The Immigration Act 2014 (‘the Act’) obliges private landlords of residential properties to check the immigration status of their prospective tenants and other authorised occupiers – the so called “Right to Rent Checks”. The scope of these checks is surprisingly wide and onerous and any failure by a landlord to comply with them may lead to quite severe financial penalties.

The Right to Rent Checks will apply to any tenancy agreement that is dated on or after 1 February 2016 which:-

  • grants one adult or more the right to occupy the premises as their only or main residence;
  • provides for payment of rent;

There are some exceptions where landlords are not required to carry out the checks as follows:-

  • tenancies which relate to occupation of social housing, care homes, hospitals and hospices, other accommodation relating to health care provision, hotel and refuges, accommodation from or involving local authorities, accommodation provided by immigration provisions, mobile homes, tied accommodation, student accommodation, and long leases.

It is not, however, just a formal tenancy agreement that will be caught by the Act. Any property owner will have to check the immigration status of an adult to whom they grant a right or permission to occupy their property as their only or main residence. This would include the grant of any service occupancy or a simple licence and it need not be in writing. Furthermore, the property owner is obliged to check the immigration status of all adults occupying the property regardless of whether or not they are named in the tenancy/licence and make reasonable enquiries of who will live in the property as their main home.

A prospective tenant has an unlimited Right to Rent, if he is British National and is able to prove it by producing a UK passport, or comes from an EU country. In this case, the landlord only needs to carry out checks on their immigration status at any time before the tenancy is entered into. Where a prospective tenant has a time-limited Right to Rent i.e. does not fulfil the above criteria, the landlord must check the prospective tenant’s immigration status at the following points:

  • 28 days before the date on which the tenant’s right to occupy the property arises but no sooner than that.
  • If a tenant arrives from abroad and their visa will be granted on entry into the UK but such person’s right to occupy the property will often commence before their arrival in the UK. In these circumstances, the landlord is entitled to make the tenancy agreement conditional on the tenant confirming their eligibility to occupy a residential accommodation on arrival in the UK and carry out checks as soon as the tenant arrives in the UK.
  • For tenants with temporary forms of permissions, the checks must be followed up on expiry of the permission and fresh checks must be carried out by the landlord or the agent. Should a tenant fail to produce relevant evidence, the landlord must report them to the Home Office via the website or by telephone.

The checks include:

  • Identifying the adult who will occupy the premises as the only or main residence. This will also include checking the age of the other persons that might not yet be 18 but who will reach that age during the term of the tenancy.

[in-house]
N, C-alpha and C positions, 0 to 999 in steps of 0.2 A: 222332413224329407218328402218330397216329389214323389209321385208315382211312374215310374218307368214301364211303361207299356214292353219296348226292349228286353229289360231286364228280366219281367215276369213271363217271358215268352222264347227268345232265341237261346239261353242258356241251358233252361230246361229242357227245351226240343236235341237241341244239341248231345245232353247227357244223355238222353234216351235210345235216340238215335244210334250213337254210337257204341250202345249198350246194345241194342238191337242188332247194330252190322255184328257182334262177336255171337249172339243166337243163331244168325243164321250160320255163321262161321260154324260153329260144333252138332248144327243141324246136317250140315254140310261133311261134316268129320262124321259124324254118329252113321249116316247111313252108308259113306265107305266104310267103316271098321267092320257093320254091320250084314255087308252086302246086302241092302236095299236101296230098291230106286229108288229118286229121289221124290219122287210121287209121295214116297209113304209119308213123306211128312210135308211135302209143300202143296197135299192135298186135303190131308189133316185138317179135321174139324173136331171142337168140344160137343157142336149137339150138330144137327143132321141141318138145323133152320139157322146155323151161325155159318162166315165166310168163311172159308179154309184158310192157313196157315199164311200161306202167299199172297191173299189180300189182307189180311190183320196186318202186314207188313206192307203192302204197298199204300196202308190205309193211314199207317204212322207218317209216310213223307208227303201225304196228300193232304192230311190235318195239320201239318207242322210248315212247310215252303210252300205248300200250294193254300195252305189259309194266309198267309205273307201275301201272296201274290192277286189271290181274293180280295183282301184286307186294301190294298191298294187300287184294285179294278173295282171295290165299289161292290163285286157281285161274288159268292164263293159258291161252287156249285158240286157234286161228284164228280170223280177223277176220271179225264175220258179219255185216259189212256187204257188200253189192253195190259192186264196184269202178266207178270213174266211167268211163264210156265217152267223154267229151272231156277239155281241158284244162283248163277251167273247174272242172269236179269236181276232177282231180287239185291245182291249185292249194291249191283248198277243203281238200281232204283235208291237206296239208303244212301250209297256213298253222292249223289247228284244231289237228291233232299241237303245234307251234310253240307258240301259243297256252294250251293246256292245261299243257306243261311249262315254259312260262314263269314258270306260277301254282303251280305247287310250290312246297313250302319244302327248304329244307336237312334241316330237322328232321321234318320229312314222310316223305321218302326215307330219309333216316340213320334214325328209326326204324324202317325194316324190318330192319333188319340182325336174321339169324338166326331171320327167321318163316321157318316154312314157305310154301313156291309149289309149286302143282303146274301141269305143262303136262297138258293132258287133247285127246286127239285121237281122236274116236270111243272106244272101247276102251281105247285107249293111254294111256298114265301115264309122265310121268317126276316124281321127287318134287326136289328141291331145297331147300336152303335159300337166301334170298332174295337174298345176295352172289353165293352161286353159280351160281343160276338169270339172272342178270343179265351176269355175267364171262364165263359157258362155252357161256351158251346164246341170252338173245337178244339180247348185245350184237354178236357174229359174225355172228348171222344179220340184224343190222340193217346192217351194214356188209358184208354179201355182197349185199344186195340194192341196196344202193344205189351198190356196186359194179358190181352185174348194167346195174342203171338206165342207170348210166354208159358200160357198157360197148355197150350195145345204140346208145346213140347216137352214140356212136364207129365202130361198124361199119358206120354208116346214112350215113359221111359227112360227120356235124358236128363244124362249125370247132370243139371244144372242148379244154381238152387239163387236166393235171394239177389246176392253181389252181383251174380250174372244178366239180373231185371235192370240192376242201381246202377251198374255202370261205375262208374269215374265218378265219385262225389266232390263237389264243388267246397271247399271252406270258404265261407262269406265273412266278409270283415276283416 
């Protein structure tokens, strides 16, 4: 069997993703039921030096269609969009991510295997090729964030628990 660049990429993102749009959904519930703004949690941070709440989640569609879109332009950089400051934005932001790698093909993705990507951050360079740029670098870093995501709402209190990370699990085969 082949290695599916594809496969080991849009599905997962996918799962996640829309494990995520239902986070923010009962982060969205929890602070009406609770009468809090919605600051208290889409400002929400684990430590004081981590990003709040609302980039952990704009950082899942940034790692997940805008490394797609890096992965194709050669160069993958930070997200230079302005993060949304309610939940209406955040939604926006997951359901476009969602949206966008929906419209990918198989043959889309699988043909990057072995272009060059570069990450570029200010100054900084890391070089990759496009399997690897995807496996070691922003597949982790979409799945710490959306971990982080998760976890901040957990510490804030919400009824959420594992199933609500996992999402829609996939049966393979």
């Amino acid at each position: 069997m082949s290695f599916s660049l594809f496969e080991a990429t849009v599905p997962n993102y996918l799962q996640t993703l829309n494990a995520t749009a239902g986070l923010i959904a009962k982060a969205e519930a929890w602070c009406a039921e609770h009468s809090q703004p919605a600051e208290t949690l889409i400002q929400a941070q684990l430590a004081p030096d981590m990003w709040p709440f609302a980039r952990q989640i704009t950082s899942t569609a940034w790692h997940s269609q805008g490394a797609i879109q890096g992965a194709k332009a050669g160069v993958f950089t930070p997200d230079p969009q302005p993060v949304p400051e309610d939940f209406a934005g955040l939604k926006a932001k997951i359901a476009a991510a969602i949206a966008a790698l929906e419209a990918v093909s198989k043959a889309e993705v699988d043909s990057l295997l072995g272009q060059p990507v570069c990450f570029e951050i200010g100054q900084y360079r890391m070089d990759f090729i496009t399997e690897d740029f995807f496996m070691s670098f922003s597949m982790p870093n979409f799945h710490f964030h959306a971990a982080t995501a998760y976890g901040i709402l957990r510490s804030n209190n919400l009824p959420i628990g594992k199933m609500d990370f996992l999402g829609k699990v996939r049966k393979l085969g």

• Obtaining copies of any adult occupier’s passport, relevant visa and/or immigration papers that grant them the right to remain in the UK.
  • Checking the original documents in the presence of the holders.
  • Making copies of the documents and retaining these with a record of the date on which the checks were made for at least one year after the tenancy has expired and the tenant has moved out. The landlord should also keep a record of any questions asked of the tenant about who will live in the property as their main home.

These requirements do not affect any existing tenancies granted before 1 February 2016 or renewals provided that the renewal is made between the same parties and there has been no break in the tenant’s occupation. Similarly, a landlord who acquires a property with occupying tenants where the tenancy was granted before 1 February 2016 does not need to carry out retrospective checks on tenants. It is therefore important that evidence and details of the existing tenancy and the record of the tenants should be obtained in those circumstances.

Where the tenant is not an individual but a corporate body the actual occupiers may be numerous and often change. If that is the case, then it is the company that will have control over who may stay at the property, so it effectively steps into the landlord’s shoes and becomes the party liable to carry out the Right to Rent Checks.

For landlords using letting agents, it is advisable that they do still check the agent’s terms and conditions to ensure that they are taking the responsibility for undertaking the Right to Rent Checks. For landlords using sub-agents, the situation is slightly more complex as the Act only allows for a landlord to delegate to an agent but does not allow for that agent to then delegate the checks to another agent. It is therefore important that the landlord ensures that the first agent has established a contractual relationship with the sub-agent that obliges the first agent to undertake the checks.

If a landlord should fail to comply with these new requirements there is £3,000 civil penalty. It should also be noted that the Immigration Bill 2015-2016 provides for the Act to be amended so that there will be a new criminal offence targeted at landlords and agents who repeatedly fail to conduct the Right to Rent Checks.